The reserve consists of various native vegetation including Messmate stringybark, SA Blue gum, Rough-barked manna gum, River red gum, and Candlebark gum. A number of plants considered to be rare and endangered can be found in the reserve. Mount Misery is the highest point in the reserve, rising to about 560 metres above sea level near the northern boundary of the reserve. The Cudlee Creek NFR is bounded to the west by the Montacute Conservation Park, and to the north, it adjoins the Kangaroo Creek Reservoir. Other boundaries adjoin private property.
Numerous native birds can be found in the reserve including the vulnerable Yellow-tailed black cockatoo and the White-naped honeyeater
Native mammals found in the reserve include Western grey kangaroo, Koala, Short-beaked echidna, Common ringtail possum, Chocolate wattled bat, and Large Forest bat.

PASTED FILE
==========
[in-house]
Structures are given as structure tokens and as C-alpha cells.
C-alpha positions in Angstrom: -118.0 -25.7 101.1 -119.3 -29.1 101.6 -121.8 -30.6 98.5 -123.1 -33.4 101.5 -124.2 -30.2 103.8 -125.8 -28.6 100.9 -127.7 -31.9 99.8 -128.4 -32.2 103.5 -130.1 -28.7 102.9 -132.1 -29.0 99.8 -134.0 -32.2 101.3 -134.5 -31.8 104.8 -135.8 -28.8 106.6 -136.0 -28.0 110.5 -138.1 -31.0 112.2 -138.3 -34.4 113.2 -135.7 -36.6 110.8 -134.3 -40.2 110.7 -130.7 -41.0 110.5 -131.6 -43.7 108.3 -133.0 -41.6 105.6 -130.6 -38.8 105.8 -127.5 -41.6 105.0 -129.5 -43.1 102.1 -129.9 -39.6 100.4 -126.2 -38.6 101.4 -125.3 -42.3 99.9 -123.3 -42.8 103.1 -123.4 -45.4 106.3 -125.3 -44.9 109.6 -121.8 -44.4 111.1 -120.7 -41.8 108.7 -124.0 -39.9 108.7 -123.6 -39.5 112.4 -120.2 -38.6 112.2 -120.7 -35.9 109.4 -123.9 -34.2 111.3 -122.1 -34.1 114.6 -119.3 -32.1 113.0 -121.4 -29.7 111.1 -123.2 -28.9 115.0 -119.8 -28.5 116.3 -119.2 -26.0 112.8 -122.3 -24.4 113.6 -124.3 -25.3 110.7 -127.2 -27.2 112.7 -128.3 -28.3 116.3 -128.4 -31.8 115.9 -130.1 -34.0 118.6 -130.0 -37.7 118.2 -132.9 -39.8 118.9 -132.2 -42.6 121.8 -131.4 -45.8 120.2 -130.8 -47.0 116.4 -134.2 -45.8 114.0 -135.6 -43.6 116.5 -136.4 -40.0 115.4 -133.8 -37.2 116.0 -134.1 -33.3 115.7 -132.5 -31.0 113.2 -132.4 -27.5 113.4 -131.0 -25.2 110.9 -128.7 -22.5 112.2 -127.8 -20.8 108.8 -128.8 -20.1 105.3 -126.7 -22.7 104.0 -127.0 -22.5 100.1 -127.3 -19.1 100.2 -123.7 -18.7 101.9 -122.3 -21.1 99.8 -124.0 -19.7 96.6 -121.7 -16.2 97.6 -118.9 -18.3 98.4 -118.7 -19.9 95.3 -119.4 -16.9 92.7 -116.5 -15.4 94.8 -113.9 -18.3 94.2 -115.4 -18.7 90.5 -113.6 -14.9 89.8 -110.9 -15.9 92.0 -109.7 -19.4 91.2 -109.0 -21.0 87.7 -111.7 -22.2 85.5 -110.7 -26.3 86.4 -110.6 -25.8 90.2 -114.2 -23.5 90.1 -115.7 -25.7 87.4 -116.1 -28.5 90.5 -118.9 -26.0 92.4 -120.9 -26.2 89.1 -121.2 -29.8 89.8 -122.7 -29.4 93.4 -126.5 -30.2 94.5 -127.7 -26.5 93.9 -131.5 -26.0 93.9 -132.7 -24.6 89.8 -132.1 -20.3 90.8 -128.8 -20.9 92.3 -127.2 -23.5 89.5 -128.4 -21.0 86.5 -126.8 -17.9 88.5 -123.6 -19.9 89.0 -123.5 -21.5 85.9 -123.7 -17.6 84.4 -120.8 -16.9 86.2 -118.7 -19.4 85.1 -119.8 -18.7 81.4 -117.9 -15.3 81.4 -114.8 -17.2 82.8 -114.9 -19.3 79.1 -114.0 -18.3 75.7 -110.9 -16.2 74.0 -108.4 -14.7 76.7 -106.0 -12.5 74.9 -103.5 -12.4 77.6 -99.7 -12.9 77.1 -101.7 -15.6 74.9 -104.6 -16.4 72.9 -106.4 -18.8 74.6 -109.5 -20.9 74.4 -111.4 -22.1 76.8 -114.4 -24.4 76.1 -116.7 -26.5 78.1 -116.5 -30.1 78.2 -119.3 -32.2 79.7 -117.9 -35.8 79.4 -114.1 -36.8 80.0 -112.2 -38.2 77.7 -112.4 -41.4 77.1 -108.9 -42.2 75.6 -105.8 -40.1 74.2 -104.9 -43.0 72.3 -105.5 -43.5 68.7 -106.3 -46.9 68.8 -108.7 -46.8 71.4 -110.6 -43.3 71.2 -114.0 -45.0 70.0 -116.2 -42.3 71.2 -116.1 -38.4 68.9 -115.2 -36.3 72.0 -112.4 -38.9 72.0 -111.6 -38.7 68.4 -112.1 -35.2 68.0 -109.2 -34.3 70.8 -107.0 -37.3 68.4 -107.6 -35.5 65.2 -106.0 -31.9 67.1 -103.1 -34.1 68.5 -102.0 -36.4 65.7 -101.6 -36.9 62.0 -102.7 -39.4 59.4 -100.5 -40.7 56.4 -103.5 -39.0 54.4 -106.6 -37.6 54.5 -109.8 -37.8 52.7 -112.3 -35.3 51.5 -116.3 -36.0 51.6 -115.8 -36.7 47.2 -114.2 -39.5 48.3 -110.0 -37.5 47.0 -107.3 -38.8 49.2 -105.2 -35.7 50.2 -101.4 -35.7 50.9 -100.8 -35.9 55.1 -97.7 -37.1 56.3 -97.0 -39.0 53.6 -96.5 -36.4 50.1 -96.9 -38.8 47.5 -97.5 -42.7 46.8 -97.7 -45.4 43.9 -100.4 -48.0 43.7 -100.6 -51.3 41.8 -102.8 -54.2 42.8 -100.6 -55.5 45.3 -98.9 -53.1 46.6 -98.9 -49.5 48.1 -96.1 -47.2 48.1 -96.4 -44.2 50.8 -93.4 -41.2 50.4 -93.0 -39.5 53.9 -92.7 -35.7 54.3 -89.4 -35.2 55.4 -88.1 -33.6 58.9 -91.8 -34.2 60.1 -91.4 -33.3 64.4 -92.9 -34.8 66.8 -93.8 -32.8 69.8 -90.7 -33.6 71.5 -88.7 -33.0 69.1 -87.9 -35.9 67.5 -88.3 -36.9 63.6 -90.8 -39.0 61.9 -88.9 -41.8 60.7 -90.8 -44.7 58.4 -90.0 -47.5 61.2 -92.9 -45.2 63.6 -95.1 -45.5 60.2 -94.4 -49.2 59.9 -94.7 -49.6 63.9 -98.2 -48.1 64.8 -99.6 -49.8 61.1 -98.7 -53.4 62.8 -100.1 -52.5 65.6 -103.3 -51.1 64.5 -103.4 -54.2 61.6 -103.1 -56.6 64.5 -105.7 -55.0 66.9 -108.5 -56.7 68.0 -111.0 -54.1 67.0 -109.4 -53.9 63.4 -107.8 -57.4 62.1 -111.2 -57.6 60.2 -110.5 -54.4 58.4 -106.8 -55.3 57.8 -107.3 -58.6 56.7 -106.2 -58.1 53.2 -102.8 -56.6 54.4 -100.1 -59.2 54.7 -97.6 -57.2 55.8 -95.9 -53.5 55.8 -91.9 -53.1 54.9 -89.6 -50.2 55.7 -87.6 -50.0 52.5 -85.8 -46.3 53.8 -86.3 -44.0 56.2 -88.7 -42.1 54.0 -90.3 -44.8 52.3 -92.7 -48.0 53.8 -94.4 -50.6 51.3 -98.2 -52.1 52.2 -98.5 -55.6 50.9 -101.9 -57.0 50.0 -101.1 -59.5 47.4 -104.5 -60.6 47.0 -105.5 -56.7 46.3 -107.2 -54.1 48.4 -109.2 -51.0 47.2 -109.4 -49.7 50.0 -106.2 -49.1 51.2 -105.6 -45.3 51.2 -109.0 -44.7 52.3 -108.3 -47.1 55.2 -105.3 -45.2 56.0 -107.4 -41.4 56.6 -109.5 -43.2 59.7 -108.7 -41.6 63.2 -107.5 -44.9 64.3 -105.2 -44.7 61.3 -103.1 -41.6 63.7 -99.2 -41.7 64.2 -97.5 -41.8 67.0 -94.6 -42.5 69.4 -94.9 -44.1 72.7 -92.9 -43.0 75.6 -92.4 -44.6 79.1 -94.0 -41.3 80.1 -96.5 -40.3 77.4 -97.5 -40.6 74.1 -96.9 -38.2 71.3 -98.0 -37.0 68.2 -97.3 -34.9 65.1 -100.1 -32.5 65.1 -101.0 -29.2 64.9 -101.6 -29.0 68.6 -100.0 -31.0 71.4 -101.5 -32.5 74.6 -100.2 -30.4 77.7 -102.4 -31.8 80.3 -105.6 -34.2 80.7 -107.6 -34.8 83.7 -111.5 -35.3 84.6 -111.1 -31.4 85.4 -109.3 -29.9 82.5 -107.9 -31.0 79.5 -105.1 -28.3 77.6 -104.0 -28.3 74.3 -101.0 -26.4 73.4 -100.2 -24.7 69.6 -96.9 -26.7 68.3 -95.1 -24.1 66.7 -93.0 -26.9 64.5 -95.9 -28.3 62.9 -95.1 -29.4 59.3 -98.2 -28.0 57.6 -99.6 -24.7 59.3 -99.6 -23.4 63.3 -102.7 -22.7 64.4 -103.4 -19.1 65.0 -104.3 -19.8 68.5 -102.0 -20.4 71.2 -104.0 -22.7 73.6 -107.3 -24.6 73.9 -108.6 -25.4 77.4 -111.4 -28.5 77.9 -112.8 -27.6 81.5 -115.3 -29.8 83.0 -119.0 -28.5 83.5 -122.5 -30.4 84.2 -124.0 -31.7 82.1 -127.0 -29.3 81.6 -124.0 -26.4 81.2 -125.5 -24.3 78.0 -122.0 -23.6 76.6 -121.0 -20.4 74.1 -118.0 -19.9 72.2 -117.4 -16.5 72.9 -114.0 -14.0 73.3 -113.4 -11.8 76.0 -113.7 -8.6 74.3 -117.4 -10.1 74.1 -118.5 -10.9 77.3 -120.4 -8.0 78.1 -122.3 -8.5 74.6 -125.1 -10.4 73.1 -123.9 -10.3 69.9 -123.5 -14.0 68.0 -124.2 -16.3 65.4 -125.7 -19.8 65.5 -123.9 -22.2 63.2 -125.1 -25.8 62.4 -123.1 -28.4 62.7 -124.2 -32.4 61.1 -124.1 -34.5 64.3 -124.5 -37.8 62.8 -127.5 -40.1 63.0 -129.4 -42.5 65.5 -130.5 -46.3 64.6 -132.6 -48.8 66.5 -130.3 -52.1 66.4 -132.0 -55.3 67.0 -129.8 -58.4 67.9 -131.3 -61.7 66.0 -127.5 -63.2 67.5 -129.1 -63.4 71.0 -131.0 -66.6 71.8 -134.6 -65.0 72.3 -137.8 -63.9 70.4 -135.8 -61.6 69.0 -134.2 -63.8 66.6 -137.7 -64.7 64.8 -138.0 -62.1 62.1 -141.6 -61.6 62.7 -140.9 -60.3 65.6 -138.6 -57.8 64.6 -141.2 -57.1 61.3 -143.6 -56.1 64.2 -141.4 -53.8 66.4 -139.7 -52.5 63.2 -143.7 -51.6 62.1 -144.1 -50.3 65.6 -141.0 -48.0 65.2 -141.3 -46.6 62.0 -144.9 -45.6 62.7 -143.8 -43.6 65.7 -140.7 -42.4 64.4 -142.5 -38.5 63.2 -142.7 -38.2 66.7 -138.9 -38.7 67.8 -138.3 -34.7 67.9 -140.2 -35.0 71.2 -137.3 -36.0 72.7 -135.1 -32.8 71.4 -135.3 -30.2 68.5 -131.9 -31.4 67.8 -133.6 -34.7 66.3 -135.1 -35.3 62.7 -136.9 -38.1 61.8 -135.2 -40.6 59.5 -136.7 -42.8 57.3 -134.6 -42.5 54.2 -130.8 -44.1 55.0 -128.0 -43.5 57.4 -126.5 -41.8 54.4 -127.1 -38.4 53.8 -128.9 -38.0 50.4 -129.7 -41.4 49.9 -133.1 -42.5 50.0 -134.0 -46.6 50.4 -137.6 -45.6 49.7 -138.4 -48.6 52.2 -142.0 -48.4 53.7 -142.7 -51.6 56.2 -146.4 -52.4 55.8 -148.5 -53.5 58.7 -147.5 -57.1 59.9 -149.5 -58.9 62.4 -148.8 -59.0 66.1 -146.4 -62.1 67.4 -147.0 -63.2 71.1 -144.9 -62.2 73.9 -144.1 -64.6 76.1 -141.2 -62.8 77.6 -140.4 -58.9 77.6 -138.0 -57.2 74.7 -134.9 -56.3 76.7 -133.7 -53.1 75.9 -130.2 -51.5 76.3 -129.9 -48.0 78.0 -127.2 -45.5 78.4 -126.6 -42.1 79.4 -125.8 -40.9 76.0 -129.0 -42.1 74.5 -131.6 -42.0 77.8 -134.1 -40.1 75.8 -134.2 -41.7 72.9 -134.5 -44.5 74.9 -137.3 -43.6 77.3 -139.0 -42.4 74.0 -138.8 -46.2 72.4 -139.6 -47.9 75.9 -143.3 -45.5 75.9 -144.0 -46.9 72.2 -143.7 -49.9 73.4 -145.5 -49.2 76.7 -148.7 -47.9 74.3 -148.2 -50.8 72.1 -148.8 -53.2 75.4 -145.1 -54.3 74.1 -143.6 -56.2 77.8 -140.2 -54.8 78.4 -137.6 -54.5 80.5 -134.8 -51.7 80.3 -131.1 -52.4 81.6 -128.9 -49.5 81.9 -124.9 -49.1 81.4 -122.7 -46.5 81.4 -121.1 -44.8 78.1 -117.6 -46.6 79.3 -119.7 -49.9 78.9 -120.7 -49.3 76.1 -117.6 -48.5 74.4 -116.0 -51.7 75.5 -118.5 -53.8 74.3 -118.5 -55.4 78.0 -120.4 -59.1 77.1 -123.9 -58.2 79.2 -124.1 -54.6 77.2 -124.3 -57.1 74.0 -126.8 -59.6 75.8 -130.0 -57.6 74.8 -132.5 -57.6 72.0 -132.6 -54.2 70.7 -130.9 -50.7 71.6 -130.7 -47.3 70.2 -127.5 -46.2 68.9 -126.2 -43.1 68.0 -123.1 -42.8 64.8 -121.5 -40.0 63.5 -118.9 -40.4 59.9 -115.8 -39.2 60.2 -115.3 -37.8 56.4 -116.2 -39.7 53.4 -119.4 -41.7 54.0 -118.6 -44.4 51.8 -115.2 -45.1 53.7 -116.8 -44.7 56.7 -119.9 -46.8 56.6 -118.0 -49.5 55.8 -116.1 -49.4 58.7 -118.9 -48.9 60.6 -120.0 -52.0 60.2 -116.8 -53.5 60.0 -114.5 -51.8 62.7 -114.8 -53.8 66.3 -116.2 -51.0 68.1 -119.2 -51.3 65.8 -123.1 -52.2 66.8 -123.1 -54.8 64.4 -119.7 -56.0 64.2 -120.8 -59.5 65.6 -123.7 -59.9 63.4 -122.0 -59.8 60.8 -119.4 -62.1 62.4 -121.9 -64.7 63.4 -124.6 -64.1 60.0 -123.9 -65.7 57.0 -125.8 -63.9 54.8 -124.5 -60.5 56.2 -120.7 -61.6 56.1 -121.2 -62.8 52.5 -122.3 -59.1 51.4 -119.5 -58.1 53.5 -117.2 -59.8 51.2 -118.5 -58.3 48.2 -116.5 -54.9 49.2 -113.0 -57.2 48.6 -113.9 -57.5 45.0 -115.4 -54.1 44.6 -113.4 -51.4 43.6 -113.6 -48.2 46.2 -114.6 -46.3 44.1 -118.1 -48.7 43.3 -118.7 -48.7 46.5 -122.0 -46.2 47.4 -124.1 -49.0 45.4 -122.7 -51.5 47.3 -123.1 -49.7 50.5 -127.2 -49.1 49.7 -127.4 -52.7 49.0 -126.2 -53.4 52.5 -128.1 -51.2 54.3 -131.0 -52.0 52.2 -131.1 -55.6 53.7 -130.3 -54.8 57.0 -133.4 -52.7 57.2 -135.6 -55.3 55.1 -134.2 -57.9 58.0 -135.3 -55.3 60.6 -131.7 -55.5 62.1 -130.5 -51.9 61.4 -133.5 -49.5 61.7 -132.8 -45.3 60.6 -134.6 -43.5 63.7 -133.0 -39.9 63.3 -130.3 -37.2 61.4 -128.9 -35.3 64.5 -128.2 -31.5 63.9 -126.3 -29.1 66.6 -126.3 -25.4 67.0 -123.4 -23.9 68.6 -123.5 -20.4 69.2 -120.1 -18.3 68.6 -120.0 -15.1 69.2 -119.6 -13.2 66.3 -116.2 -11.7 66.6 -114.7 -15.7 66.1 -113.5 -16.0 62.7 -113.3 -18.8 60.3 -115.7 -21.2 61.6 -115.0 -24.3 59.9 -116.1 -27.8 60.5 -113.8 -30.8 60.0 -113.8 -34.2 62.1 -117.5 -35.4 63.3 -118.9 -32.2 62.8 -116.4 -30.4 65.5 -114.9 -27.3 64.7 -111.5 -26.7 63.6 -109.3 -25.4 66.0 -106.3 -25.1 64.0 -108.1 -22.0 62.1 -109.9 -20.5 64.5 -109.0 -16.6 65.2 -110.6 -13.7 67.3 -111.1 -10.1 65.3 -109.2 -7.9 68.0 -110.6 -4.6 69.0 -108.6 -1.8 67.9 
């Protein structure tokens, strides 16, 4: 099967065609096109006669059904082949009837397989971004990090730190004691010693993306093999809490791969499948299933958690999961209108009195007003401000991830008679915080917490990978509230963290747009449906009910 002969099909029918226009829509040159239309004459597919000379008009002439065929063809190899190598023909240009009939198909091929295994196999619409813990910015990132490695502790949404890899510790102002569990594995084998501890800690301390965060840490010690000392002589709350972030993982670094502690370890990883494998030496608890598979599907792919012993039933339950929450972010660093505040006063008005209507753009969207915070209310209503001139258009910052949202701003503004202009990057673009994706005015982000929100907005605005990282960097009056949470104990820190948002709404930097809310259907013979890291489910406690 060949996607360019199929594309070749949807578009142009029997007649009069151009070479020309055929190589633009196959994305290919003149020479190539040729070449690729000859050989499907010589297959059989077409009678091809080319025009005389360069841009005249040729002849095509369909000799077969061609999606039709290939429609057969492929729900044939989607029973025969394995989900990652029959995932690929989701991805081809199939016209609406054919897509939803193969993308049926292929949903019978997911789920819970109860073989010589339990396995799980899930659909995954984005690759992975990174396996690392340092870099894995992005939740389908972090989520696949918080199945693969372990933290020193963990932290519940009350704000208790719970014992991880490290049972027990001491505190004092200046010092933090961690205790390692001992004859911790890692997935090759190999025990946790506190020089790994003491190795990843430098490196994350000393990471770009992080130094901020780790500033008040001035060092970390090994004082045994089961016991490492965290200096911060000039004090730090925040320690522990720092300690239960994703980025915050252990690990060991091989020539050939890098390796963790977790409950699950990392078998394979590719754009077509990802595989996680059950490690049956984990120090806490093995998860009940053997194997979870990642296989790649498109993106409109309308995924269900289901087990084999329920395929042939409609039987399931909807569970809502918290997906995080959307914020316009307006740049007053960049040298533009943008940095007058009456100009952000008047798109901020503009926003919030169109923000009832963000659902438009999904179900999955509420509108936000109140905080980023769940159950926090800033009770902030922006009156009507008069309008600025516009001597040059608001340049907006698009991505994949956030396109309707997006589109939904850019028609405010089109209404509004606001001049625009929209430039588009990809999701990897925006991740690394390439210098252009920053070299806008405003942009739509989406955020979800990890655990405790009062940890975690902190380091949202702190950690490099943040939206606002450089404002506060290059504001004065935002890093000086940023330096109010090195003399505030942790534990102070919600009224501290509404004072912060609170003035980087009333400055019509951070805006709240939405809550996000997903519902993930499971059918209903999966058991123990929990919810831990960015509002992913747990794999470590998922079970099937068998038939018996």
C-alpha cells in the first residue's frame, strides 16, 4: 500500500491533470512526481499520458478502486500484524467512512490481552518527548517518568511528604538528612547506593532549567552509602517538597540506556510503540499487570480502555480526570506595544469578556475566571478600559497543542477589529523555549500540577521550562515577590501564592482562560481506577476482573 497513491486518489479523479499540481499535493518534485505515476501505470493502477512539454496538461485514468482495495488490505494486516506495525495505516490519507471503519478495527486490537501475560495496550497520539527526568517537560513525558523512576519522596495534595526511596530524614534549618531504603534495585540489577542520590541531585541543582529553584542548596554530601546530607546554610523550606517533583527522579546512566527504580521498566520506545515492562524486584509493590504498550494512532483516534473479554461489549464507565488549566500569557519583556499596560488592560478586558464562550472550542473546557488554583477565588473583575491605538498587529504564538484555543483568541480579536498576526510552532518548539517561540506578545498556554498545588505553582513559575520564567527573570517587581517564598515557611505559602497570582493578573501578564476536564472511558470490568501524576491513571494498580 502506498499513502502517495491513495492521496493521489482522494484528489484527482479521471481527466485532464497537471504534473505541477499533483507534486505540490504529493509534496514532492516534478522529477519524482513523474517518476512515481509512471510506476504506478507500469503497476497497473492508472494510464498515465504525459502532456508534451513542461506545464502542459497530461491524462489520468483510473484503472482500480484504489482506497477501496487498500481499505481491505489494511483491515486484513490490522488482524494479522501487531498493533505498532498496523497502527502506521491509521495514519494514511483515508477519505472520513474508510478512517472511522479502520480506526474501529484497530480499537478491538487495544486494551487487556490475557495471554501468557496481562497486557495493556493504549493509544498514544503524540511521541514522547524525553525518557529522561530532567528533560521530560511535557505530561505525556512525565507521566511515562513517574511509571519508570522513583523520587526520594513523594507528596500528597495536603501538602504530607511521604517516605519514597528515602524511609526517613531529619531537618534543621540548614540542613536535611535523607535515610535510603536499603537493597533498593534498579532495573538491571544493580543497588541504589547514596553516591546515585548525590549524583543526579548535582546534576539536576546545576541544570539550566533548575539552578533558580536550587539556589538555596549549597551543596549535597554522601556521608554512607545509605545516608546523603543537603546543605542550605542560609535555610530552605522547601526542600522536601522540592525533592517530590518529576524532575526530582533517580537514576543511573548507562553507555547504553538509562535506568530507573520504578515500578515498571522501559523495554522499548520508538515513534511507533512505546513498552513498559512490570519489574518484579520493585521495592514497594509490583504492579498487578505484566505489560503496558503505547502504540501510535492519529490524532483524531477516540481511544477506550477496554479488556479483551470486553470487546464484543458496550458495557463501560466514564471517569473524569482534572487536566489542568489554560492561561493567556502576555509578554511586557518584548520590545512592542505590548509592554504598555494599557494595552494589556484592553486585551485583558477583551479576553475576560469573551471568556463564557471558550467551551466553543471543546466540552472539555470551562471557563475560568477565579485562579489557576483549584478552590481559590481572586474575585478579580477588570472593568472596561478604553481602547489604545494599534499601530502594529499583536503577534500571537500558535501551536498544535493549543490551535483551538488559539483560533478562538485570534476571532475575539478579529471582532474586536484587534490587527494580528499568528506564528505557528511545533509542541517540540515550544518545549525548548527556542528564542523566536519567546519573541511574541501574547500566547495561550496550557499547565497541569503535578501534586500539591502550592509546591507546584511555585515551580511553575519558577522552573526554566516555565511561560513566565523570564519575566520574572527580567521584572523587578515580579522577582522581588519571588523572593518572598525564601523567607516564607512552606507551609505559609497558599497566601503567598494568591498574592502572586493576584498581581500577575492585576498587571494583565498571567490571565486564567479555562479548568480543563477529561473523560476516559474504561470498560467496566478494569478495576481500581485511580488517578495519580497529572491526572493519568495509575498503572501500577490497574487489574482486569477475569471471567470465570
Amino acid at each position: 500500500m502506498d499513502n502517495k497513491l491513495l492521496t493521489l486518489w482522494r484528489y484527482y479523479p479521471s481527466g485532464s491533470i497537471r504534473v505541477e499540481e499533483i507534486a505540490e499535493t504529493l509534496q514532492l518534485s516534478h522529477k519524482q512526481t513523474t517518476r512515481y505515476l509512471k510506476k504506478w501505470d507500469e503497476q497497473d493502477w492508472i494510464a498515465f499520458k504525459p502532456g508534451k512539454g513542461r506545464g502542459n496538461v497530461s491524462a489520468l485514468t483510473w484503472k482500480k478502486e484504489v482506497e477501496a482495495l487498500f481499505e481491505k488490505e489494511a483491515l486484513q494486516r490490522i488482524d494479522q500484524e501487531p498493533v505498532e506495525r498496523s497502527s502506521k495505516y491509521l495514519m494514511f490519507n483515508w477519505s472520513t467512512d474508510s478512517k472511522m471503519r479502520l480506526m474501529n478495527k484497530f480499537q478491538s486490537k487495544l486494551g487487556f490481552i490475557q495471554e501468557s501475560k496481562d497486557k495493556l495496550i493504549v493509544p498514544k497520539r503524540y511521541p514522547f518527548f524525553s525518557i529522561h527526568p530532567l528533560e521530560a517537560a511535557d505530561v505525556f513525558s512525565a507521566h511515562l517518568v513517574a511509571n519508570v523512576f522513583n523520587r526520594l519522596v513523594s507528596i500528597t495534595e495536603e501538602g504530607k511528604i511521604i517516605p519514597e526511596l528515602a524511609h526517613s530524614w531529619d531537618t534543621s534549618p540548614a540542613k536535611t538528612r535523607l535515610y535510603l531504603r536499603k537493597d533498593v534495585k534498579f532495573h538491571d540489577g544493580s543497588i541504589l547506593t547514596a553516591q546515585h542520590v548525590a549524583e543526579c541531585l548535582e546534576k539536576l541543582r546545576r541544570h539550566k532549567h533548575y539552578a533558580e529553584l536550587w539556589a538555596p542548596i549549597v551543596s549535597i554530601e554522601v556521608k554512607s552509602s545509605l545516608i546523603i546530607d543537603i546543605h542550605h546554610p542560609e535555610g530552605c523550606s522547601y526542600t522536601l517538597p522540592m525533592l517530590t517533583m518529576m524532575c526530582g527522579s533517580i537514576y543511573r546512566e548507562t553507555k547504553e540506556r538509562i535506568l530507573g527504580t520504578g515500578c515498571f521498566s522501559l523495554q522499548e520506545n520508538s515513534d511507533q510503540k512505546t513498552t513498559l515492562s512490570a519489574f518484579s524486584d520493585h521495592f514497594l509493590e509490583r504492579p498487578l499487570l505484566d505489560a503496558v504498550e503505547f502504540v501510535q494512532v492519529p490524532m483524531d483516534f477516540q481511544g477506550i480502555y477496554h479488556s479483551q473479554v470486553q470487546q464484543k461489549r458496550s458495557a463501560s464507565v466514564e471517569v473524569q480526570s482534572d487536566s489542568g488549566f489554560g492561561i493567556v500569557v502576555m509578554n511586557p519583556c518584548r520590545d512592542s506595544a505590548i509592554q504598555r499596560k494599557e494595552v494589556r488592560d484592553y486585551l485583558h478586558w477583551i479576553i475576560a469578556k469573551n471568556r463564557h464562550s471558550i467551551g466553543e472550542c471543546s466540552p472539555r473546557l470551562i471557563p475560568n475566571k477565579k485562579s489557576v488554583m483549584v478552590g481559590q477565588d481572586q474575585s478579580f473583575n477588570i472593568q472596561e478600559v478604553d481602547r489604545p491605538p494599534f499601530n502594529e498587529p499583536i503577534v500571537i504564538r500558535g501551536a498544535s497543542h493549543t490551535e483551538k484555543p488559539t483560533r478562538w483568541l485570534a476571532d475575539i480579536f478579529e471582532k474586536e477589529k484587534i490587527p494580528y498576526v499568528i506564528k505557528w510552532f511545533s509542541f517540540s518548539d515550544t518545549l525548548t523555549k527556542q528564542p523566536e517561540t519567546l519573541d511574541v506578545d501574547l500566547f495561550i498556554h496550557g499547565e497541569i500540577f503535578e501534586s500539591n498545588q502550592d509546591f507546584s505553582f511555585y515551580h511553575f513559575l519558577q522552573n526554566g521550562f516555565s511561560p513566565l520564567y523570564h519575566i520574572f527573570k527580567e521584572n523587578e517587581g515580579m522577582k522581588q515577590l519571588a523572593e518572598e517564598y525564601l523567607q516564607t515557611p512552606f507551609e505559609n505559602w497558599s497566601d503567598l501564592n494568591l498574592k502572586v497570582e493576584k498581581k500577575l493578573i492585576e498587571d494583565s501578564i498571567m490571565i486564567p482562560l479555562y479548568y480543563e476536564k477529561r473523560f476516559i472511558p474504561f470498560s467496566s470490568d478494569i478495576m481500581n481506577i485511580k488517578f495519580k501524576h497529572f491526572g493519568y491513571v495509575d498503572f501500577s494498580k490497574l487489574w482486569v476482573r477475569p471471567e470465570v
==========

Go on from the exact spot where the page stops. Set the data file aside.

After parking the 4WD at the gate on Prankerd Road we walked downhill to the reserve, making a few trips back to the vehicle for equipment. We ran the Yaesu FT-857d and the 20/40/80m linked dipole for this activation. Marija’s output power was 10 watts, while I ran 40 watts.
I kicked off the activation on 7.140 by asking if the frequency was in use. The nominal WWFF frequency of 7.144 was not available due to other amateurs having a QSO on 7.146. Peter VK3PF came back to advise the frequency was clear, and in turn, he became my first contact for the activation. Deryck VK4FDJL then called in, followed by Geoff VK3SQ, and then Gerard VK2IO/5 who was activating the Piccanninie Ponds Conservation Park VKFF-0927. Marija also logged Gerard for a Park to Park contact.